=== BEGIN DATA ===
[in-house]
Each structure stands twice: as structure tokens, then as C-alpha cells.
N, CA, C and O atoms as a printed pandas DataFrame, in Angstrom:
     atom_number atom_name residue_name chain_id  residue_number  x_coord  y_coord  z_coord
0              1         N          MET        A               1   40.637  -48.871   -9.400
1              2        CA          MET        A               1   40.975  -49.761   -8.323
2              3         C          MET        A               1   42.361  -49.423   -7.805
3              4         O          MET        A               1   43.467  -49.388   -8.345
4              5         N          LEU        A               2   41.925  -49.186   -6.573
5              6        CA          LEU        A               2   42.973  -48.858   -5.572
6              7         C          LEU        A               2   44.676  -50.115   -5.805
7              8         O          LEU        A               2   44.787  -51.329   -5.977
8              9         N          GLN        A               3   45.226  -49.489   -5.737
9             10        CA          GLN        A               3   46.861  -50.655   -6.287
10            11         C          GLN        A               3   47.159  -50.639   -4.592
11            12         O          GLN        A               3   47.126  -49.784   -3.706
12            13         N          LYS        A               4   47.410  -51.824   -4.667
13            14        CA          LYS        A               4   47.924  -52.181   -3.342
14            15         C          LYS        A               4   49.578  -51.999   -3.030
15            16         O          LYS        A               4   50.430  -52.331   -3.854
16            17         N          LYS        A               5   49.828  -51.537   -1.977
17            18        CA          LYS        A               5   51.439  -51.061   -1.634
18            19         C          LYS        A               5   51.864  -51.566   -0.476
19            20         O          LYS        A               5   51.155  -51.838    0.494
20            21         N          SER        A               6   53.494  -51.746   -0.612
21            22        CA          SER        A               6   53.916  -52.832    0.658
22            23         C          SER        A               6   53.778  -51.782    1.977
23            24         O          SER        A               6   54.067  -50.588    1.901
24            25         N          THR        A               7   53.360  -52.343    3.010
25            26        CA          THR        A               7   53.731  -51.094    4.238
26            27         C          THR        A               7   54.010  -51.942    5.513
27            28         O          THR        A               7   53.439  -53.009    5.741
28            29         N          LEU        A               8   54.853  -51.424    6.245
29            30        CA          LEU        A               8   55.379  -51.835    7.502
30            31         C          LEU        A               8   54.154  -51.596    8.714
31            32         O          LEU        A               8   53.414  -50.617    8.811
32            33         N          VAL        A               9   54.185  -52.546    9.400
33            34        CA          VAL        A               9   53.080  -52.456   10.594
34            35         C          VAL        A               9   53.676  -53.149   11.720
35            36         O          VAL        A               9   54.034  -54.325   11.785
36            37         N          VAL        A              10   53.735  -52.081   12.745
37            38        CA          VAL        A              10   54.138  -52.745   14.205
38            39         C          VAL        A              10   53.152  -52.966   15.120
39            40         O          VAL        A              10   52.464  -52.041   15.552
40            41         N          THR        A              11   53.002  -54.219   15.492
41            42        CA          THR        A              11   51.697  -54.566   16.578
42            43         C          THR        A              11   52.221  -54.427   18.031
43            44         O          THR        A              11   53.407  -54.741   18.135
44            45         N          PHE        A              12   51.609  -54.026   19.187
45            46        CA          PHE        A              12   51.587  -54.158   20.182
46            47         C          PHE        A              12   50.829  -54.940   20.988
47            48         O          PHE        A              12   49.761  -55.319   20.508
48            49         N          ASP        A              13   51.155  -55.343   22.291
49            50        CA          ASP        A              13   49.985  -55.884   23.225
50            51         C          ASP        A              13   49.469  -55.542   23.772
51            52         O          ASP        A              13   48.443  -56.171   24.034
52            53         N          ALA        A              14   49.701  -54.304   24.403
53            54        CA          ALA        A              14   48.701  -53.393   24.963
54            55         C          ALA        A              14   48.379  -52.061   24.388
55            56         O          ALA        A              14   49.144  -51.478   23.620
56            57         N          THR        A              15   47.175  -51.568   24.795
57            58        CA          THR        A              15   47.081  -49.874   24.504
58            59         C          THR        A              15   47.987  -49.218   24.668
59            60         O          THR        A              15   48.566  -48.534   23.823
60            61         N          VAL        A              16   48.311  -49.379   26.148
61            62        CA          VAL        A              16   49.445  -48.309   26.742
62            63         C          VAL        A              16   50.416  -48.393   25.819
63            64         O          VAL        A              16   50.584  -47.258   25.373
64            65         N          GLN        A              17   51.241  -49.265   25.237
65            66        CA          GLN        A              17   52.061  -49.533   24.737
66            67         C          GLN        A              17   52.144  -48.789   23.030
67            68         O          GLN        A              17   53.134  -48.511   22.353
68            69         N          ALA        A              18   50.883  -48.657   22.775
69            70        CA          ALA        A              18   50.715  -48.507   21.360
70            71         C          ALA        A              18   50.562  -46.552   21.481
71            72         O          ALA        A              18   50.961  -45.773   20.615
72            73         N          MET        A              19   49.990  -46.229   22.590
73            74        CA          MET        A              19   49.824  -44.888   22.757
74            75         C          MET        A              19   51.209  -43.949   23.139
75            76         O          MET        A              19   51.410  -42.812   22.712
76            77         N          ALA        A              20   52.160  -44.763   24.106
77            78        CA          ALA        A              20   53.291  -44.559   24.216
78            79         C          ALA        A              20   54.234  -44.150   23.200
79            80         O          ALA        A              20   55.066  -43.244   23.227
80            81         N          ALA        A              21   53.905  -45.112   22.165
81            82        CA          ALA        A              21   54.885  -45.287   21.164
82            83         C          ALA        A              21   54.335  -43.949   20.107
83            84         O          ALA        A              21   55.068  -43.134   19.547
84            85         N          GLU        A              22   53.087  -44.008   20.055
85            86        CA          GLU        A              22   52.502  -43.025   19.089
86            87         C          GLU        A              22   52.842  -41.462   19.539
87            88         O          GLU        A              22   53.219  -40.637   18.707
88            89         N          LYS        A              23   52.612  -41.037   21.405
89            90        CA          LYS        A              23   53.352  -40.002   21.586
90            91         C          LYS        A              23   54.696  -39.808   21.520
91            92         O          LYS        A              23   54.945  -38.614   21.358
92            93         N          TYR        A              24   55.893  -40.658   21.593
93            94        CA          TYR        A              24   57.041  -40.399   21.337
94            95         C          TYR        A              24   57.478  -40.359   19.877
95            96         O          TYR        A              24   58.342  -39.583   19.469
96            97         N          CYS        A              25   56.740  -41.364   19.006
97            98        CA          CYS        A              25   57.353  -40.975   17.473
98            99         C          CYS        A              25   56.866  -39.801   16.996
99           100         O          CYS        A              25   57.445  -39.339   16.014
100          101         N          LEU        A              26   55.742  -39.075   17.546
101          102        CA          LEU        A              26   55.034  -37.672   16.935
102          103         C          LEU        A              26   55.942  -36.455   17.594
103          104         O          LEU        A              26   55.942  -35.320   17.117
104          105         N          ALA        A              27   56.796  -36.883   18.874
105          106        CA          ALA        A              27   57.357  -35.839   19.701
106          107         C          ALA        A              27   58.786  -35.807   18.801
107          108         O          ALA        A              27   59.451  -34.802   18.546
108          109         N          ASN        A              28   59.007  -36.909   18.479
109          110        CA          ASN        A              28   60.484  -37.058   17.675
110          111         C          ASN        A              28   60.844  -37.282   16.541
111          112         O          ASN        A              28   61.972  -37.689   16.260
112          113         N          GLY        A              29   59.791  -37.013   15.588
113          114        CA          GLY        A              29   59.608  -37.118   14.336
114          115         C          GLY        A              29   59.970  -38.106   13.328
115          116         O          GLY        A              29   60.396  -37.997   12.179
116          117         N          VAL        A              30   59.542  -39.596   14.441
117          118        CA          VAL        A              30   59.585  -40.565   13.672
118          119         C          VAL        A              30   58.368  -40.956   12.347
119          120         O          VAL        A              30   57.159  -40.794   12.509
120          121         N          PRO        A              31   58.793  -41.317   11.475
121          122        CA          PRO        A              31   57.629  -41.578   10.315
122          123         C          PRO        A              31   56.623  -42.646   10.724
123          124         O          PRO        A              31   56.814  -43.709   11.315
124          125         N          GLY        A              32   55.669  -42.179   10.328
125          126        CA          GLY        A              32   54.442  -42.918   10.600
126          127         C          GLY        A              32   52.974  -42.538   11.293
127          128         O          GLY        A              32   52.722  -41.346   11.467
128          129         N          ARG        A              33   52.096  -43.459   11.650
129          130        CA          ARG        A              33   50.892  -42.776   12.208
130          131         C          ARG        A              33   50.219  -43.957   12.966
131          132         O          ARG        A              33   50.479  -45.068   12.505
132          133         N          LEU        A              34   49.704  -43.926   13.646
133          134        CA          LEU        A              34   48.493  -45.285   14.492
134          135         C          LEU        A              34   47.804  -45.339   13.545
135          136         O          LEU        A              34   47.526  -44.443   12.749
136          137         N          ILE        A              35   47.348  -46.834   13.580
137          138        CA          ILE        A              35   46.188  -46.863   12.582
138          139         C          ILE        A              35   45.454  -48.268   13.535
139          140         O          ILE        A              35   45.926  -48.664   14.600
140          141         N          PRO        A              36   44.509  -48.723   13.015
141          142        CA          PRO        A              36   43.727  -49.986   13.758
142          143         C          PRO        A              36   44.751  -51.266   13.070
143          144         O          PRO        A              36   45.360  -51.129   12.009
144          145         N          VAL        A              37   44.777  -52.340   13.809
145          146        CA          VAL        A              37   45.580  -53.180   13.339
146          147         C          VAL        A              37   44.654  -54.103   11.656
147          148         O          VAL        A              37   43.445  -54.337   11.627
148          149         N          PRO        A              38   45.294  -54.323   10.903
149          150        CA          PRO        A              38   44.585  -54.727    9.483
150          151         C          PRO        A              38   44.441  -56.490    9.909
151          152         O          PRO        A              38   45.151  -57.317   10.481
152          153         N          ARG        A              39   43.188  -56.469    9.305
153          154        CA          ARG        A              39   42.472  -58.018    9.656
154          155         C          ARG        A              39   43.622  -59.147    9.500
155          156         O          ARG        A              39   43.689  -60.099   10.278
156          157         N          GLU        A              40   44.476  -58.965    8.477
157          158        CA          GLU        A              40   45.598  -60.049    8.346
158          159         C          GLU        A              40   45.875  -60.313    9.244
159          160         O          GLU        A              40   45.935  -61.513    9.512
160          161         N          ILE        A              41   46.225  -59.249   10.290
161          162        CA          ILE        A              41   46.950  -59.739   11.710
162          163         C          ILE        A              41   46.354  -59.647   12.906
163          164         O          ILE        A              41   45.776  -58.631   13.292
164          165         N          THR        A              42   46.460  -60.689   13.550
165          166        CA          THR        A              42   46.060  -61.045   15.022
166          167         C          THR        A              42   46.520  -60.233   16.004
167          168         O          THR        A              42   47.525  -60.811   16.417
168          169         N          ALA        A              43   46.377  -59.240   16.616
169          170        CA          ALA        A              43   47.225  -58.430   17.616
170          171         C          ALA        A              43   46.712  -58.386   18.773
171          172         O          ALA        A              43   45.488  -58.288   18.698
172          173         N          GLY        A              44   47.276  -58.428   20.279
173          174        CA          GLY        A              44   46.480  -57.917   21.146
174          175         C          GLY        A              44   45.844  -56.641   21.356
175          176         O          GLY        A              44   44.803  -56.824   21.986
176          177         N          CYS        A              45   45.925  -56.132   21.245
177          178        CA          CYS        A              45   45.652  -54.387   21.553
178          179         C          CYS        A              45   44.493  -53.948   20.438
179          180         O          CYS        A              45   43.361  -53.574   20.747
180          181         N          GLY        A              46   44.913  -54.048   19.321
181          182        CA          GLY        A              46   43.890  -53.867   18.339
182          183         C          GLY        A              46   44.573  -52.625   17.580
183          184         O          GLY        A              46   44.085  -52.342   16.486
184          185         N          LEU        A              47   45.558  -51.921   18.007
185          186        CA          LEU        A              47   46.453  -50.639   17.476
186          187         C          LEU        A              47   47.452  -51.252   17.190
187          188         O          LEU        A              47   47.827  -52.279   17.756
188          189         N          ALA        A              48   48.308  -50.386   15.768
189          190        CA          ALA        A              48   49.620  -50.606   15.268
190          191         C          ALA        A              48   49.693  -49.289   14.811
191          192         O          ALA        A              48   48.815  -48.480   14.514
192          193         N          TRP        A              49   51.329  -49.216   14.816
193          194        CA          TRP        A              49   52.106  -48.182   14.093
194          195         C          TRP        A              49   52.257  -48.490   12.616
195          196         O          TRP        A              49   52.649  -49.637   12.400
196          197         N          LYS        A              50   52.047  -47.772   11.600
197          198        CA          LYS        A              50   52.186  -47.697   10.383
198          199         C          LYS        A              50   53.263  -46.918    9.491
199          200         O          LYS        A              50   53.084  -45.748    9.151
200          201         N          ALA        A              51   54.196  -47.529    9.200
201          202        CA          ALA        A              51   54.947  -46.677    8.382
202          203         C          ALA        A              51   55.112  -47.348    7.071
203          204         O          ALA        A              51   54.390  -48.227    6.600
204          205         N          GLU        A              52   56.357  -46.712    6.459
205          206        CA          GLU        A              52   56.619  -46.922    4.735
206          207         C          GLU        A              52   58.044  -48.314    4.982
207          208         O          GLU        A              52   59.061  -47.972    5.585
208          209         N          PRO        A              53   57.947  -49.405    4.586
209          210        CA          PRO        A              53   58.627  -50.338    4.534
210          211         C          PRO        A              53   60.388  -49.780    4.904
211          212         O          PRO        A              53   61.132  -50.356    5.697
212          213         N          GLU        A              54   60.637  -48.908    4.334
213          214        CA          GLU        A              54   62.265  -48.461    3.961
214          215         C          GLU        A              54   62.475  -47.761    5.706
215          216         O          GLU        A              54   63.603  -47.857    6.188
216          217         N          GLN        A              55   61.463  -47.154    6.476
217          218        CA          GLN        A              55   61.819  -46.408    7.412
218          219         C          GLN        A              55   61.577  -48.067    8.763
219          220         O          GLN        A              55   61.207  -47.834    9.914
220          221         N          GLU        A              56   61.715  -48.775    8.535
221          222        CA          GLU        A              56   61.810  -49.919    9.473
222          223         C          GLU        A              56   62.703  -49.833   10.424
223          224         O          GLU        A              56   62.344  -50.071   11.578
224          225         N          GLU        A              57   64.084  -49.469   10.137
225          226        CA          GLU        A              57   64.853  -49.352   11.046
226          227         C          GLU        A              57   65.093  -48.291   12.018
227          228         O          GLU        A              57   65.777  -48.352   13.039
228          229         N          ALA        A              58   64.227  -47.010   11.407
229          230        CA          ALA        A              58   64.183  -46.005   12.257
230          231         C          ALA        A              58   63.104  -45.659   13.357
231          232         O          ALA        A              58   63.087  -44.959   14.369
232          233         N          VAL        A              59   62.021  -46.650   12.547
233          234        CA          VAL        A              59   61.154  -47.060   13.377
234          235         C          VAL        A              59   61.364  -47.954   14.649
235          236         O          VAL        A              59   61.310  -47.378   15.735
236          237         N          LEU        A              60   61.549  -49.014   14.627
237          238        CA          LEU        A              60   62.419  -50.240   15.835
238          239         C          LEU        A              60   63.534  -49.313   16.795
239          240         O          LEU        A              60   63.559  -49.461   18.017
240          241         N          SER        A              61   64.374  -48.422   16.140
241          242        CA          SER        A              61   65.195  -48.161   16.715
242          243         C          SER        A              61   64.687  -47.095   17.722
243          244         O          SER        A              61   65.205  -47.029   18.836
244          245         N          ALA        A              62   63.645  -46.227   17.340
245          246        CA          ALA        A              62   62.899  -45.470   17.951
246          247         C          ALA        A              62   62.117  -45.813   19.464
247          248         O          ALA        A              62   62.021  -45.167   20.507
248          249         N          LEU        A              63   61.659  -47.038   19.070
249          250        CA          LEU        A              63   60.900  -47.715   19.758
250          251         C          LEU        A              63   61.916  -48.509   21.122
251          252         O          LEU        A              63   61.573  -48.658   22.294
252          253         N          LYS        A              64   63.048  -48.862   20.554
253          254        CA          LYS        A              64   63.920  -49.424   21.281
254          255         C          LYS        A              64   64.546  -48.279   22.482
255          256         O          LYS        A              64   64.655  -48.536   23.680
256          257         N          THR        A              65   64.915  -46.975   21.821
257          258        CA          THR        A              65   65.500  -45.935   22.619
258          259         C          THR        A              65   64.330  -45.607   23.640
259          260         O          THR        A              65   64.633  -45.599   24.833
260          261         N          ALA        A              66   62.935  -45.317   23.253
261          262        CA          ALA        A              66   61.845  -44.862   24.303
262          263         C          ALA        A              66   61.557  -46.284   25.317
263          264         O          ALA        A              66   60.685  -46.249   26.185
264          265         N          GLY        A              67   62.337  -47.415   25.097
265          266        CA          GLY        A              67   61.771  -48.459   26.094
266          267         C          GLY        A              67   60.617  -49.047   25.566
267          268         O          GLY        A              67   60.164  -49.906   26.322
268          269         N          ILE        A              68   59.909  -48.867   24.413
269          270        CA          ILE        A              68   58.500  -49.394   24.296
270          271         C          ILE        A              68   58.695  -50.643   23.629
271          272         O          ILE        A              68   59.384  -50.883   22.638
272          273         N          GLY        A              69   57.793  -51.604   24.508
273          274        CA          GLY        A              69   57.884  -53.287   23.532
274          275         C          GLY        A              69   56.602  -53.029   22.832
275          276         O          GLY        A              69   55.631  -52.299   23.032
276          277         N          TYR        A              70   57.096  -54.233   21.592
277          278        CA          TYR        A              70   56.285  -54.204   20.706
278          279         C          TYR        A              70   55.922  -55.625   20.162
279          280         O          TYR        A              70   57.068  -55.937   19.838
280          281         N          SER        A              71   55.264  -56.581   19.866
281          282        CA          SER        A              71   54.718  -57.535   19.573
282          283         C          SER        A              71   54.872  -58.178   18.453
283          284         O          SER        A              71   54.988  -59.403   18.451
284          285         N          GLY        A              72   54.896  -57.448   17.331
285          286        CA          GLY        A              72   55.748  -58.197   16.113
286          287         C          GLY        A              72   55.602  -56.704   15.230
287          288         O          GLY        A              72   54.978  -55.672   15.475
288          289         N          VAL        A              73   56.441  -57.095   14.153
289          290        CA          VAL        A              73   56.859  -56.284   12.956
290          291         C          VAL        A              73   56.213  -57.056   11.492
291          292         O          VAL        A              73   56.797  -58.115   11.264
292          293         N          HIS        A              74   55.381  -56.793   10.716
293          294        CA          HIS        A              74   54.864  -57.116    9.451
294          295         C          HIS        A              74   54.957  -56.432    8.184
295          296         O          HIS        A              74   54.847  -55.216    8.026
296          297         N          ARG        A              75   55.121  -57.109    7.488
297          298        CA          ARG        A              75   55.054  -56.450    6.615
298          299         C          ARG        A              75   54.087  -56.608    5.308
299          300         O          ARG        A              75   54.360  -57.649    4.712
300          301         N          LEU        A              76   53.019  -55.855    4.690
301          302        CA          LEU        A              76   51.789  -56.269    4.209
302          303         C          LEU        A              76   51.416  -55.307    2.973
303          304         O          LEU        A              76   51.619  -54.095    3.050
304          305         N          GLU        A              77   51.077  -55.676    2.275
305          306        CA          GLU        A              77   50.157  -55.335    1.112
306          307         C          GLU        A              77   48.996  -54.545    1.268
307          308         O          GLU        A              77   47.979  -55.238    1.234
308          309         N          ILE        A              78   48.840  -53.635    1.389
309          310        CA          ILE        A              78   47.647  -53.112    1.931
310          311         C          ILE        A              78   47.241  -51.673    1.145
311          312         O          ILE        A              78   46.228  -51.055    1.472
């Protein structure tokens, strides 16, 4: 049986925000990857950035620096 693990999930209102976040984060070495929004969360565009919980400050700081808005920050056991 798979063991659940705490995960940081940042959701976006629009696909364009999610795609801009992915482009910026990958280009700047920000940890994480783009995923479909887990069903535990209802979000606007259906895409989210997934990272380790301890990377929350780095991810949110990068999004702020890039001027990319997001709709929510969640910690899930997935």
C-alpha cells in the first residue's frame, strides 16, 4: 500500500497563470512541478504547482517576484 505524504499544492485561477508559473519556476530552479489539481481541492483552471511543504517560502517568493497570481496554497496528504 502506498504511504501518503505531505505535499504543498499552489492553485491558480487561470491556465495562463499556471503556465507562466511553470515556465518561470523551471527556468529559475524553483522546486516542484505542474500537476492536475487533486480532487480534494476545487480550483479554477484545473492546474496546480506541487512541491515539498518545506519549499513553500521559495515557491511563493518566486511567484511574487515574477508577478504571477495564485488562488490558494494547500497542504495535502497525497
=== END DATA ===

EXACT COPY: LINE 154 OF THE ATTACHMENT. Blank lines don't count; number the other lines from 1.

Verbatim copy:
149          150        CA          PRO        A              38   44.585  -54.727    9.483